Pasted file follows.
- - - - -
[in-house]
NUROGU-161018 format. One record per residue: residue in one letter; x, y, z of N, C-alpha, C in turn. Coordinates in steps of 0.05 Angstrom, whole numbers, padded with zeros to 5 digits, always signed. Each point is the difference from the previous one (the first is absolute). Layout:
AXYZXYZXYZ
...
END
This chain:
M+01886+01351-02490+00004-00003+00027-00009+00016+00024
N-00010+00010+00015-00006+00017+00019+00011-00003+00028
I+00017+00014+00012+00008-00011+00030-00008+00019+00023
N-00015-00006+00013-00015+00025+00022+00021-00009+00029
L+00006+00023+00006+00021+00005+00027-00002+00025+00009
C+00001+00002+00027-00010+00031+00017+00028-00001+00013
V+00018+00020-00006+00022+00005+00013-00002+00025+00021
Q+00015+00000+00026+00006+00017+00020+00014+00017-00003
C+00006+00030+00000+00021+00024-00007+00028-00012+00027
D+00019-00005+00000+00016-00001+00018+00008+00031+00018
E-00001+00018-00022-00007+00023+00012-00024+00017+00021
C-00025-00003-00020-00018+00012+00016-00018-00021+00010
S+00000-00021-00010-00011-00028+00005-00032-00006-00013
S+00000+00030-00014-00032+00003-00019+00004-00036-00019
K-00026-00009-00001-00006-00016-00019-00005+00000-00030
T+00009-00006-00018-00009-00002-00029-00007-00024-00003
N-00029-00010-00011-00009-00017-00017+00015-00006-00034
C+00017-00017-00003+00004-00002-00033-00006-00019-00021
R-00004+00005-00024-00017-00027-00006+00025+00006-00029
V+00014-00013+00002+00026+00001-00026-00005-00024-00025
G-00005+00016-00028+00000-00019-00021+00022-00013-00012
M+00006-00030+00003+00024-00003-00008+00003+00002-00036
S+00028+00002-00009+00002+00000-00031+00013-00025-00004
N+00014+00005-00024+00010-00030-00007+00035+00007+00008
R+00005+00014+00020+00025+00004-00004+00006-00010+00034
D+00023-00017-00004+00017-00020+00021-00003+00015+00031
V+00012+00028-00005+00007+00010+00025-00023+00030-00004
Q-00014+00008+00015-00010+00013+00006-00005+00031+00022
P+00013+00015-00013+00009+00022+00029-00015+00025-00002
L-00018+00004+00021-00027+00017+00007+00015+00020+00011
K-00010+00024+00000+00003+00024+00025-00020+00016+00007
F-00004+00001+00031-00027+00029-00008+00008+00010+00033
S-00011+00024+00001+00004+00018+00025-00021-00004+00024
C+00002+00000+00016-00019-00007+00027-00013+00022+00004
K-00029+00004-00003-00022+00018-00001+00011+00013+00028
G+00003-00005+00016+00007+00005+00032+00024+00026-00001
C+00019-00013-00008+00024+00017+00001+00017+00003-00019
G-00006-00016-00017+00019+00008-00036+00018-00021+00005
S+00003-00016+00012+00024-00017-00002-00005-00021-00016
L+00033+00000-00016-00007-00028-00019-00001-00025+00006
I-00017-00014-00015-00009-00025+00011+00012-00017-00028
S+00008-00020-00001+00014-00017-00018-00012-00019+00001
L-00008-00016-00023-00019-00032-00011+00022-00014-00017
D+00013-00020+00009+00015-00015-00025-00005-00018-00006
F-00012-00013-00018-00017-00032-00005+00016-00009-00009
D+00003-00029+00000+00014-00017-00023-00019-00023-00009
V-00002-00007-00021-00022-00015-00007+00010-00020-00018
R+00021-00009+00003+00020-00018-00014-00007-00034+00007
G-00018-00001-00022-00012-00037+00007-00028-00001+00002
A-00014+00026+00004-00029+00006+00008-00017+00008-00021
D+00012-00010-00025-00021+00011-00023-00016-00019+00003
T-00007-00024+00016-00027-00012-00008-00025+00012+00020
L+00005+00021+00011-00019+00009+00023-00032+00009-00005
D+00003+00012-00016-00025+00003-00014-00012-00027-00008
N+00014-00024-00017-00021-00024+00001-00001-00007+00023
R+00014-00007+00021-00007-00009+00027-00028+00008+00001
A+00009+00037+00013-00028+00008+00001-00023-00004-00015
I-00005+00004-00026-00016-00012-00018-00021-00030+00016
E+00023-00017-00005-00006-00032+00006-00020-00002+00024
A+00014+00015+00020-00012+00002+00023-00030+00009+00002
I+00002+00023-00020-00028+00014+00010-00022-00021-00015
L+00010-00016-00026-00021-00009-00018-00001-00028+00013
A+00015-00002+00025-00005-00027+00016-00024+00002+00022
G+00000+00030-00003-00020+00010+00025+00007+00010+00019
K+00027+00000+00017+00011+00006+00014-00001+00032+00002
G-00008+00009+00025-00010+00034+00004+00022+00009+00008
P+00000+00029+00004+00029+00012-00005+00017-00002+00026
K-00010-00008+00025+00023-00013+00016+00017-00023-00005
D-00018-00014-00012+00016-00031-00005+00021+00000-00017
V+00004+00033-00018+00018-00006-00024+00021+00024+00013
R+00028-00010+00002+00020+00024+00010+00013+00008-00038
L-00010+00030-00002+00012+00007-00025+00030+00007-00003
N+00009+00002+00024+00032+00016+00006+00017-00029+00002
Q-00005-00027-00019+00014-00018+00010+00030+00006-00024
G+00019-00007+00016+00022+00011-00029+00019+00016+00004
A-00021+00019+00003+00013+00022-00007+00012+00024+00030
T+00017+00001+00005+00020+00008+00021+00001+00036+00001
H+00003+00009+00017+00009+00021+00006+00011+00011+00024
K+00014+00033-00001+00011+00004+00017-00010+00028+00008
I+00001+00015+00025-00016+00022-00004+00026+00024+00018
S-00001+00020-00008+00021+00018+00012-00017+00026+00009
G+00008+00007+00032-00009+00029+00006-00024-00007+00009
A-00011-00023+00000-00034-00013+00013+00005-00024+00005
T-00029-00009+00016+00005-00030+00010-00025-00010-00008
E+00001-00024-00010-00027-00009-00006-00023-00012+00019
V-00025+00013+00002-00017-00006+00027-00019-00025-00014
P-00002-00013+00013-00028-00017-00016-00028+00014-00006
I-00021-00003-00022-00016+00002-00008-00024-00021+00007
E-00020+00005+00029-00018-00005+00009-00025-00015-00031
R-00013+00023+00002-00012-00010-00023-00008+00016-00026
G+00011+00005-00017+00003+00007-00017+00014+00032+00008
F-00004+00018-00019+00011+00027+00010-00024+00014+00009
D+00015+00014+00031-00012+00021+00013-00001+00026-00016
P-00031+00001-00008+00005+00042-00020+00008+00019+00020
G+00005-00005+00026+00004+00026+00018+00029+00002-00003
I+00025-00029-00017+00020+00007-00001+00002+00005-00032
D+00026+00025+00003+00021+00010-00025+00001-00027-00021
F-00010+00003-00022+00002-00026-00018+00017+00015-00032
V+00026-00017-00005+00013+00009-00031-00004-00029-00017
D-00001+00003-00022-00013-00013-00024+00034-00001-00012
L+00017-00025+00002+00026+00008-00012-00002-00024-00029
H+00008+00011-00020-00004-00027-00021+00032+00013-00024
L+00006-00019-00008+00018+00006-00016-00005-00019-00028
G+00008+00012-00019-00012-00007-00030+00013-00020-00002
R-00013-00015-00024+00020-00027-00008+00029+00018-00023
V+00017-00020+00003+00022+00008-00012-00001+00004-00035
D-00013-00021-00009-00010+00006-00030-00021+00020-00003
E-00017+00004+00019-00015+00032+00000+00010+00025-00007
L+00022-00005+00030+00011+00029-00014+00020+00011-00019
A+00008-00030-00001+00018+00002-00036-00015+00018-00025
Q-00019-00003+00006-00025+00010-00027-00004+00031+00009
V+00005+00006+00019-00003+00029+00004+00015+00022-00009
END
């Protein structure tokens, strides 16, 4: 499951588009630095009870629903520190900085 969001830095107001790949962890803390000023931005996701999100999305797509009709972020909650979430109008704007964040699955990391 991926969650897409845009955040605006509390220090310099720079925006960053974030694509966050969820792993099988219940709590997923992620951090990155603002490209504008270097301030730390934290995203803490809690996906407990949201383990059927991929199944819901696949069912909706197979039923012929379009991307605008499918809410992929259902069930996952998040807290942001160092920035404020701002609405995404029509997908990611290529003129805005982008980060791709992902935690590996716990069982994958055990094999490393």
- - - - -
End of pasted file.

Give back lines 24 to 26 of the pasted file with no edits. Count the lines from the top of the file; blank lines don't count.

C+00017-00017-00003+00004-00002-00033-00006-00019-00021
R-00004+00005-00024-00017-00027-00006+00025+00006-00029
V+00014-00013+00002+00026+00001-00026-00005-00024-00025